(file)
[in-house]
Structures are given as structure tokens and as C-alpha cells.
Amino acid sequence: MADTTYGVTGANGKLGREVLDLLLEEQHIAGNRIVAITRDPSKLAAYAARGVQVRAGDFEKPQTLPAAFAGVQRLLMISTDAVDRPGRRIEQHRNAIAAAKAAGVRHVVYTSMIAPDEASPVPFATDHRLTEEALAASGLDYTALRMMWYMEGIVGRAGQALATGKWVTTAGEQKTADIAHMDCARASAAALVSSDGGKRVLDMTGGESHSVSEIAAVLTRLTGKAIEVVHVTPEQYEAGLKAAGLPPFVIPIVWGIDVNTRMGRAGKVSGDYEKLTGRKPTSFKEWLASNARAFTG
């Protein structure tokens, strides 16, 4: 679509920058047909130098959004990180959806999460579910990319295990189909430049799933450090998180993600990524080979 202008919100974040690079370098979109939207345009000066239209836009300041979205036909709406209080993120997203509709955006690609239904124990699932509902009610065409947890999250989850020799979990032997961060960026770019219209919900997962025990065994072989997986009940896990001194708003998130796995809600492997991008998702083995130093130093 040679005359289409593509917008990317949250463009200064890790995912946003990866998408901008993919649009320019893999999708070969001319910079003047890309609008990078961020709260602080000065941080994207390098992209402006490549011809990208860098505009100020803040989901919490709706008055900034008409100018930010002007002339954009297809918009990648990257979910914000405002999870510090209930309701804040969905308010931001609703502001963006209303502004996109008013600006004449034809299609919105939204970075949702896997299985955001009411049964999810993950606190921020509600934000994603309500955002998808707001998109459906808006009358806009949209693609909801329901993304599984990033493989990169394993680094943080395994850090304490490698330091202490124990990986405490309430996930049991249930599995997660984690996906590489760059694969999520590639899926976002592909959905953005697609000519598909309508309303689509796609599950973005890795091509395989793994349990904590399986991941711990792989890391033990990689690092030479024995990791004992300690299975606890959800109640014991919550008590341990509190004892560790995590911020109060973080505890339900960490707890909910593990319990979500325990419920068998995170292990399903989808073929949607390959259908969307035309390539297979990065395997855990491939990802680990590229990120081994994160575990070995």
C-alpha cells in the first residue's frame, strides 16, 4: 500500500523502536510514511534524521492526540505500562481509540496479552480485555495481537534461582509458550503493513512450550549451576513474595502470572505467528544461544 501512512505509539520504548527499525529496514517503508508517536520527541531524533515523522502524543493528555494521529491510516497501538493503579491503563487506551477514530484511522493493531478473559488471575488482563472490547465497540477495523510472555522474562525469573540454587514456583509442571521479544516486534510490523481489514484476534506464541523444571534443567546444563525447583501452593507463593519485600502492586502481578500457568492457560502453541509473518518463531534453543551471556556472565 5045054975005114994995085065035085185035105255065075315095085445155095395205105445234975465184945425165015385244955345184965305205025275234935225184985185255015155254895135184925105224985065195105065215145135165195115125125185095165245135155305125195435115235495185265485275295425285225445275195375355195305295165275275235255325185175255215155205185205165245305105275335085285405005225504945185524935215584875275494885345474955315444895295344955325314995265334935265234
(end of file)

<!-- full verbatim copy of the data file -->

[in-house]
Structures are given as structure tokens and as C-alpha cells.
Amino acid sequence: MADTTYGVTGANGKLGREVLDLLLEEQHIAGNRIVAITRDPSKLAAYAARGVQVRAGDFEKPQTLPAAFAGVQRLLMISTDAVDRPGRRIEQHRNAIAAAKAAGVRHVVYTSMIAPDEASPVPFATDHRLTEEALAASGLDYTALRMMWYMEGIVGRAGQALATGKWVTTAGEQKTADIAHMDCARASAAALVSSDGGKRVLDMTGGESHSVSEIAAVLTRLTGKAIEVVHVTPEQYEAGLKAAGLPPFVIPIVWGIDVNTRMGRAGKVSGDYEKLTGRKPTSFKEWLASNARAFTG
């Protein structure tokens, strides 16, 4: 679509920058047909130098959004990180959806999460579910990319295990189909430049799933450090998180993600990524080979 202008919100974040690079370098979109939207345009000066239209836009300041979205036909709406209080993120997203509709955006690609239904124990699932509902009610065409947890999250989850020799979990032997961060960026770019219209919900997962025990065994072989997986009940896990001194708003998130796995809600492997991008998702083995130093130093 040679005359289409593509917008990317949250463009200064890790995912946003990866998408901008993919649009320019893999999708070969001319910079003047890309609008990078961020709260602080000065941080994207390098992209402006490549011809990208860098505009100020803040989901919490709706008055900034008409100018930010002007002339954009297809918009990648990257979910914000405002999870510090209930309701804040969905308010931001609703502001963006209303502004996109008013600006004449034809299609919105939204970075949702896997299985955001009411049964999810993950606190921020509600934000994603309500955002998808707001998109459906808006009358806009949209693609909801329901993304599984990033493989990169394993680094943080395994850090304490490698330091202490124990990986405490309430996930049991249930599995997660984690996906590489760059694969999520590639899926976002592909959905953005697609000519598909309508309303689509796609599950973005890795091509395989793994349990904590399986991941711990792989890391033990990689690092030479024995990791004992300690299975606890959800109640014991919550008590341990509190004892560790995590911020109060973080505890339900960490707890909910593990319990979500325990419920068998995170292990399903989808073929949607390959259908969307035309390539297979990065395997855990491939990802680990590229990120081994994160575990070995």
C-alpha cells in the first residue's frame, strides 16, 4: 500500500523502536510514511534524521492526540505500562481509540496479552480485555495481537534461582509458550503493513512450550549451576513474595502470572505467528544461544 501512512505509539520504548527499525529496514517503508508517536520527541531524533515523522502524543493528555494521529491510516497501538493503579491503563487506551477514530484511522493493531478473559488471575488482563472490547465497540477495523510472555522474562525469573540454587514456583509442571521479544516486534510490523481489514484476534506464541523444571534443567546444563525447583501452593507463593519485600502492586502481578500457568492457560502453541509473518518463531534453543551471556556472565 5045054975005114994995085065035085185035105255065075315095085445155095395205105445234975465184945425165015385244955345184965305205025275234935225184985185255015155254895135184925105224985065195105065215145135165195115125125185095165245135155305125195435115235495185265485275295425285225445275195375355195305295165275275235255325185175255215155205185205165245305105275335085285405005225504945185524935215584875275494885345474955315444895295344955325314995265334935265234